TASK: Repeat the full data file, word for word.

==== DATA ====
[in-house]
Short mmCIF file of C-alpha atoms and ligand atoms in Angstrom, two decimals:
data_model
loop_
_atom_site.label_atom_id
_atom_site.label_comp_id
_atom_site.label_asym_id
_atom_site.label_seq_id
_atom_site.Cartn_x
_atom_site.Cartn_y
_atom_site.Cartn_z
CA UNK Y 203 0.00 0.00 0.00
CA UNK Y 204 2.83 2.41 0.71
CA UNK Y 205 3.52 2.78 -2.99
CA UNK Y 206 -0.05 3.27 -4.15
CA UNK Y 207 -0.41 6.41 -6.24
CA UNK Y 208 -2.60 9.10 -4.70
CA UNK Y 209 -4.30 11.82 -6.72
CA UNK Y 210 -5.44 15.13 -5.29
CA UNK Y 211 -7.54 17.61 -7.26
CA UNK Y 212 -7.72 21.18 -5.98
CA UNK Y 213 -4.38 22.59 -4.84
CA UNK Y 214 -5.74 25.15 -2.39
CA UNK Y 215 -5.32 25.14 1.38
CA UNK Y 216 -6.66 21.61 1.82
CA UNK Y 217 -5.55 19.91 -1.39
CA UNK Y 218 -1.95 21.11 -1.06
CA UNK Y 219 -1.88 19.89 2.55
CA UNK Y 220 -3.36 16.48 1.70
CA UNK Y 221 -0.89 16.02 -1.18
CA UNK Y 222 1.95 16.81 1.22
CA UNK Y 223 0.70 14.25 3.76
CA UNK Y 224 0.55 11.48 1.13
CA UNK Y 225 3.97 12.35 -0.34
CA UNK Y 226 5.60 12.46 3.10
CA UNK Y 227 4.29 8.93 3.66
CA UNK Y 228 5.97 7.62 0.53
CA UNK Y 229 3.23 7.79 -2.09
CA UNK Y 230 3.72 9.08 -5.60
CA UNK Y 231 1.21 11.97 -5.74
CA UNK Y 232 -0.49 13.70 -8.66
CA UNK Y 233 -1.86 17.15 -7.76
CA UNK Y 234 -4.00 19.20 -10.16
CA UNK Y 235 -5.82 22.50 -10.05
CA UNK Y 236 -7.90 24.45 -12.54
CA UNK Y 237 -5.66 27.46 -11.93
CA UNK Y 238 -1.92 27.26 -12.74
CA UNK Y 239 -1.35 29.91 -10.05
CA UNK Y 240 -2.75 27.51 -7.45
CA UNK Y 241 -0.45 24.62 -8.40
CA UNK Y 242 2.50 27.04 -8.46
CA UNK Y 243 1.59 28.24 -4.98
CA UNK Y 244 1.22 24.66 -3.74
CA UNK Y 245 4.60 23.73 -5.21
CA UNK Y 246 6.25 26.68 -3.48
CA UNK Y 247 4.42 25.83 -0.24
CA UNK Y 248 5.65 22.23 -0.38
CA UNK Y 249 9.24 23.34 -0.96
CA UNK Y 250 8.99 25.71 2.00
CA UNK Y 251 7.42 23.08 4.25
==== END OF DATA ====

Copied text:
[in-house]
Short mmCIF file of C-alpha atoms and ligand atoms in Angstrom, two decimals:
data_model
loop_
_atom_site.label_atom_id
_atom_site.label_comp_id
_atom_site.label_asym_id
_atom_site.label_seq_id
_atom_site.Cartn_x
_atom_site.Cartn_y
_atom_site.Cartn_z
CA UNK Y 203 0.00 0.00 0.00
CA UNK Y 204 2.83 2.41 0.71
CA UNK Y 205 3.52 2.78 -2.99
CA UNK Y 206 -0.05 3.27 -4.15
CA UNK Y 207 -0.41 6.41 -6.24
CA UNK Y 208 -2.60 9.10 -4.70
CA UNK Y 209 -4.30 11.82 -6.72
CA UNK Y 210 -5.44 15.13 -5.29
CA UNK Y 211 -7.54 17.61 -7.26
CA UNK Y 212 -7.72 21.18 -5.98
CA UNK Y 213 -4.38 22.59 -4.84
CA UNK Y 214 -5.74 25.15 -2.39
CA UNK Y 215 -5.32 25.14 1.38
CA UNK Y 216 -6.66 21.61 1.82
CA UNK Y 217 -5.55 19.91 -1.39
CA UNK Y 218 -1.95 21.11 -1.06
CA UNK Y 219 -1.88 19.89 2.55
CA UNK Y 220 -3.36 16.48 1.70
CA UNK Y 221 -0.89 16.02 -1.18
CA UNK Y 222 1.95 16.81 1.22
CA UNK Y 223 0.70 14.25 3.76
CA UNK Y 224 0.55 11.48 1.13
CA UNK Y 225 3.97 12.35 -0.34
CA UNK Y 226 5.60 12.46 3.10
CA UNK Y 227 4.29 8.93 3.66
CA UNK Y 228 5.97 7.62 0.53
CA UNK Y 229 3.23 7.79 -2.09
CA UNK Y 230 3.72 9.08 -5.60
CA UNK Y 231 1.21 11.97 -5.74
CA UNK Y 232 -0.49 13.70 -8.66
CA UNK Y 233 -1.86 17.15 -7.76
CA UNK Y 234 -4.00 19.20 -10.16
CA UNK Y 235 -5.82 22.50 -10.05
CA UNK Y 236 -7.90 24.45 -12.54
CA UNK Y 237 -5.66 27.46 -11.93
CA UNK Y 238 -1.92 27.26 -12.74
CA UNK Y 239 -1.35 29.91 -10.05
CA UNK Y 240 -2.75 27.51 -7.45
CA UNK Y 241 -0.45 24.62 -8.40
CA UNK Y 242 2.50 27.04 -8.46
CA UNK Y 243 1.59 28.24 -4.98
CA UNK Y 244 1.22 24.66 -3.74
CA UNK Y 245 4.60 23.73 -5.21
CA UNK Y 246 6.25 26.68 -3.48
CA UNK Y 247 4.42 25.83 -0.24
CA UNK Y 248 5.65 22.23 -0.38
CA UNK Y 249 9.24 23.34 -0.96
CA UNK Y 250 8.99 25.71 2.00
CA UNK Y 251 7.42 23.08 4.25